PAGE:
We’re number one! Every year we hear that cry from fans of the two teams playing in the Super Bowl and every year many of those fans are scammed by conmen offering phony tickets and travel packages.
Merely because the advertisements for Super Bowl tickets and travel packages may appear in media that you trust does not mean that the advertisement is legitimate. Ads are generally not vetted by newspapers, radio stations, television stations, magazines and websites for legitimacy. Check with the Better Business Bureau, your local Attorney General and the Federal Trade Commission about any offers you may be considering for tickets and travel.
Malware is the term for malicious software that you unwittingly download on your computer when you click on links in emails from scammers or fall prey to phishing and download the program from a phony website to which you were lured in the belief that it was a legitimate website.
One of the most common and dangerous types of malware is the keystroke logging program which is often referred to as a Trojan horse. Once this malware is installed on your computer, the scammer is able to access all of the information on your computer and can provide the scammer with access to your bank accounts, credit cards, brokerage accounts or any other information that is contained on your computer.
Never click on links unless you are absolutely sure it is legitimate. Also make sure you have an operating firewall on your computer and your computer security software is up to date.
Phishing occurs when an identity thief lures you through a phony email that purports to be from a bank, another legitimate company or even the IRS or other governmental agency to a phony website that looks like the website of that legitimate company, but actually is just a con to entice you into providing personal financial information. Often phishing scams prey upon our fears by telling us that our accounts have been compromised and that if we do not provide verifying information, our accounts will be closed.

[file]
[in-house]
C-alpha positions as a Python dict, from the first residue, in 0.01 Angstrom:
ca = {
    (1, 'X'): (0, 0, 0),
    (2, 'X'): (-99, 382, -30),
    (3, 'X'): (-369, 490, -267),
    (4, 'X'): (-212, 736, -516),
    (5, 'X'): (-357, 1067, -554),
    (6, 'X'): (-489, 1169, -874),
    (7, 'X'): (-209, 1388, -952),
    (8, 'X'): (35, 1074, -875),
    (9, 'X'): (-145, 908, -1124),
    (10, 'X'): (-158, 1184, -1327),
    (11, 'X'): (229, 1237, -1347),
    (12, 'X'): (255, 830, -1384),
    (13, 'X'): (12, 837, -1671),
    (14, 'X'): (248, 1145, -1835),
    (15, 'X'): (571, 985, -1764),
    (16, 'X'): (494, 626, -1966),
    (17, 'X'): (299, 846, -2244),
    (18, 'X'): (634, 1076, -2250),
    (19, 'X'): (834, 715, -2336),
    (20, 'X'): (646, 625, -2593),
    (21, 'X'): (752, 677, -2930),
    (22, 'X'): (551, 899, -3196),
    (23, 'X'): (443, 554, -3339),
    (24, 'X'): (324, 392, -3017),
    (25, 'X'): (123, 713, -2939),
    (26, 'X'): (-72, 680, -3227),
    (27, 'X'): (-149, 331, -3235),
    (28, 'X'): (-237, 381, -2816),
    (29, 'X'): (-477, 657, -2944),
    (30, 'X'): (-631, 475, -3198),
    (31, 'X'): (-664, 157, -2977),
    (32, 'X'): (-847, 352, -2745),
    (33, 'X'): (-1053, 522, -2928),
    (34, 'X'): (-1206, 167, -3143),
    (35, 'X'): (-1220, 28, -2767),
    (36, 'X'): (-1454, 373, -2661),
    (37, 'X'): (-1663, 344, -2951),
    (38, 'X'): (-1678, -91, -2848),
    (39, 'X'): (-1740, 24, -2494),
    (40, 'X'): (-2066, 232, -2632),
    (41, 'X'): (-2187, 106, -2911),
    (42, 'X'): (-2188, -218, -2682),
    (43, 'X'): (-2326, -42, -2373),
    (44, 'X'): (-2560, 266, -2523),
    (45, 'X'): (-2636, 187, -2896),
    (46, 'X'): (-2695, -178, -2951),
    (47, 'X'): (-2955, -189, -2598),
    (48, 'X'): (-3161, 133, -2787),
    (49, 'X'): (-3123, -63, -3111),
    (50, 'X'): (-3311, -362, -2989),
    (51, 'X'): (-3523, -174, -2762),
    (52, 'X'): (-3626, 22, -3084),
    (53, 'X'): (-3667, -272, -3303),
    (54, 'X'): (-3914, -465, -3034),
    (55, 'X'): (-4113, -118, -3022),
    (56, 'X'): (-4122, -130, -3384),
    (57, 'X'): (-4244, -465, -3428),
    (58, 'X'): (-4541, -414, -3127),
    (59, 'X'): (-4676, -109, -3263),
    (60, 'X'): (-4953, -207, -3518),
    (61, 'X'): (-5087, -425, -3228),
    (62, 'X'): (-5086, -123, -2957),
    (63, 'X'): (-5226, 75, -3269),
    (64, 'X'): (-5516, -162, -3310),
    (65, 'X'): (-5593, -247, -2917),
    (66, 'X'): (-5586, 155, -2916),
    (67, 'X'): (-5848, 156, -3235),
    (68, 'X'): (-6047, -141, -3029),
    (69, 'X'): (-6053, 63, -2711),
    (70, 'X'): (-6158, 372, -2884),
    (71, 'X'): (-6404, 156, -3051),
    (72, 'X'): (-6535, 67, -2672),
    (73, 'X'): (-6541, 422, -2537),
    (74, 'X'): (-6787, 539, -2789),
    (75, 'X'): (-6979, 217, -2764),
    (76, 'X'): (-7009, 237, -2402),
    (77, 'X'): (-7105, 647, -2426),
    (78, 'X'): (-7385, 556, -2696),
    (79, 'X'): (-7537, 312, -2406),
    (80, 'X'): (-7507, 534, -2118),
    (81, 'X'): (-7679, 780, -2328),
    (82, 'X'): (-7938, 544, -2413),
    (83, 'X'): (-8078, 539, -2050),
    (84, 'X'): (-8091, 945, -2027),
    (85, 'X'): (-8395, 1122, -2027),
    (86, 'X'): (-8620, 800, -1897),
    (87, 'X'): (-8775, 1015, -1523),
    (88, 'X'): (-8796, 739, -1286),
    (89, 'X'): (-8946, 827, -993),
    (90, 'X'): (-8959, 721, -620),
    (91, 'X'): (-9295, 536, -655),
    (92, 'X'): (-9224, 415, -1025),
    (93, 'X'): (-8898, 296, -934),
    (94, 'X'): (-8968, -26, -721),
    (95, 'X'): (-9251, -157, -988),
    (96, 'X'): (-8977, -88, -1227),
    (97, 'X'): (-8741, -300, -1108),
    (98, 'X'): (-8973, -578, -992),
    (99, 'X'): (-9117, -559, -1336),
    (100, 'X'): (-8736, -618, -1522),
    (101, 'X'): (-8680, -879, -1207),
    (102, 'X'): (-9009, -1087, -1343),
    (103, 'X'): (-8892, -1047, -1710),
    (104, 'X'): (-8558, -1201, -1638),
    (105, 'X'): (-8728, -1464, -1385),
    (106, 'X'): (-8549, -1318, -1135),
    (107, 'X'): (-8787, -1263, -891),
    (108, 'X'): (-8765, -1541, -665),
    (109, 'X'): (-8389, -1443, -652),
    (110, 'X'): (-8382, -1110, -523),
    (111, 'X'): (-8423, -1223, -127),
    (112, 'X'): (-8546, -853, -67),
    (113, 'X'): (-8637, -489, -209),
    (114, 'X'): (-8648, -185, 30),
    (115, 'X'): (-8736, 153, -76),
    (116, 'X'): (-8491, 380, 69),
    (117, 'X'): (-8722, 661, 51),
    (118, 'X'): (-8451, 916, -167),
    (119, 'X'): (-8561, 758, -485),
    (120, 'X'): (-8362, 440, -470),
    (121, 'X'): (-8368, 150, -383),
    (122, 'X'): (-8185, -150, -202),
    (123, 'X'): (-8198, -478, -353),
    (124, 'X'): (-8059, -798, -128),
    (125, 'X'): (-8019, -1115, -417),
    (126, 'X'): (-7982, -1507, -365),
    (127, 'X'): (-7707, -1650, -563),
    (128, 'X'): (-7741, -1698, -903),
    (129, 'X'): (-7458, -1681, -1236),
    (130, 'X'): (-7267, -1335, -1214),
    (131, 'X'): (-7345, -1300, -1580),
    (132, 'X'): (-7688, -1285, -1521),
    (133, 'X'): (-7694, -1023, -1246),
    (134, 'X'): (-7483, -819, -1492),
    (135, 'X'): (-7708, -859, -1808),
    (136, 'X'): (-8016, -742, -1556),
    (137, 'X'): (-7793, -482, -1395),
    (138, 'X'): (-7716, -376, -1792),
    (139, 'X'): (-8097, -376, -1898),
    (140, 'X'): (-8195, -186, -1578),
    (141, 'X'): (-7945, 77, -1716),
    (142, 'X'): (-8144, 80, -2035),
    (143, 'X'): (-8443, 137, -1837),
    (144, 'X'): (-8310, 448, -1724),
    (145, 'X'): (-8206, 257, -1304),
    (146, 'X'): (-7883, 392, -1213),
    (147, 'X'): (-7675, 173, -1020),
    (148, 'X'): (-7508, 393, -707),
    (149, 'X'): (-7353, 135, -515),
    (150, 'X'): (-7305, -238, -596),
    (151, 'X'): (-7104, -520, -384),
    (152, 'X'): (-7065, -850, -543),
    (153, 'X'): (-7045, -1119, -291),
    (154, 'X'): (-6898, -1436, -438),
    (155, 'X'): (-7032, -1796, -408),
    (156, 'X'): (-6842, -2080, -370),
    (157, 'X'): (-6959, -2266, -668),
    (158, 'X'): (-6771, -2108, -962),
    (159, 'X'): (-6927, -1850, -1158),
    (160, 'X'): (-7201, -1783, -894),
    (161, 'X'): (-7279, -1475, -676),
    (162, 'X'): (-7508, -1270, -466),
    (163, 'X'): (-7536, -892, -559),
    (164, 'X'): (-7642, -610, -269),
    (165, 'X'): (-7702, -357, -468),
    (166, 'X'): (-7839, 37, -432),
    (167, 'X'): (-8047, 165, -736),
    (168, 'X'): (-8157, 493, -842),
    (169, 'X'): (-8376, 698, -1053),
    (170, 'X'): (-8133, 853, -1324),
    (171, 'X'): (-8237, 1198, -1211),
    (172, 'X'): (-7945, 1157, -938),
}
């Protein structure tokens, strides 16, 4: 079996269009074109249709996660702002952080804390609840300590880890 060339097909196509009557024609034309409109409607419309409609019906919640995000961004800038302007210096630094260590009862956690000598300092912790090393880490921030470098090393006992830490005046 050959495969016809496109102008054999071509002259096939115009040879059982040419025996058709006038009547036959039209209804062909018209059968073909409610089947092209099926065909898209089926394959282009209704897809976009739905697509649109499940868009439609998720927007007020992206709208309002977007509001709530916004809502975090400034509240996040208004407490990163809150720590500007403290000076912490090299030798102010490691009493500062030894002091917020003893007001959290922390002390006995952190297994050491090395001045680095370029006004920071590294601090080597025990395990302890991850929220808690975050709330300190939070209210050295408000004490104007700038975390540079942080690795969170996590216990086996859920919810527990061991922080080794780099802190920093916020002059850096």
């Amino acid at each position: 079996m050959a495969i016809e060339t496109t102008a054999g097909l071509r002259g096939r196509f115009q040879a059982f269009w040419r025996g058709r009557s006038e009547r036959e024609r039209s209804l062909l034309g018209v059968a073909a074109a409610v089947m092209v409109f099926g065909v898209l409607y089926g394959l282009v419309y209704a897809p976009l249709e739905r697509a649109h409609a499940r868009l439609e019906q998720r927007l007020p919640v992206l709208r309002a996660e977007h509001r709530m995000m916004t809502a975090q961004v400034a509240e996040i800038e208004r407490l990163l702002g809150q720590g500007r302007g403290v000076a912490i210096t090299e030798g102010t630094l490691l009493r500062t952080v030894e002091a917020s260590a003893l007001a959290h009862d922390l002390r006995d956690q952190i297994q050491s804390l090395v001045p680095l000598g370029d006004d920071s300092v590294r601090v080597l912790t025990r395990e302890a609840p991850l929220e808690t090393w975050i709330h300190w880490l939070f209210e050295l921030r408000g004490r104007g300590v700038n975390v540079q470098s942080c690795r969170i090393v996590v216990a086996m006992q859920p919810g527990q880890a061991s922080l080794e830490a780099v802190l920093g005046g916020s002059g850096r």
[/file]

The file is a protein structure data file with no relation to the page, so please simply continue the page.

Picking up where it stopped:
Clicking through to the phony websites also carries the risk of unwittingly downloading malware such as keystroke logging programs that once installed on your computer provide the scammer with all of the information found about you on your computer. This information can be used to make you a victim of identity theft or even to empty your bank accounts if you use your computer for online banking.
Never click on a link to a website unless you are totally sure that it is legitimate. Trust me you can’t trust anyone. Even if you receive an email from someone you trust, it may not be from them at all, but rather from someone who has hijacked their email or even if it is from them, they may have, in turn, fallen prey to a scam artist and may be passing along dangerous malware without even knowing it.
Install antiphishing software on your computer to warn you before going to a website that may be tainted. A good, free antiphishing software can be found at www.toolbar.netcraft.com.
Your credit report is one of the most important documents in your financial life. The information in your credit report as maintained by the three major credit reporting agencies, Equifax, TransUnion and Experian is used to calculate your credit score. This is used by financial institutions to evaluate your credit worthiness and can affect your ability to get a credit card, mortgage loan or a car loan. It also can affect the rate that you will be charged on such loans. Your credit score is also used in many states by companies in making employment hiring decisions. When you are the victim of identity theft, the effect on your credit score can be devastating. It is a complicated, frustrating and time consuming task to correct your credit report after you have been the victim of identity theft.
Make sure that your credit report and your credit score are accurate. Get a free copy from each of the three major credit reporting agencies once a year by going to www.annualcreditreport.com.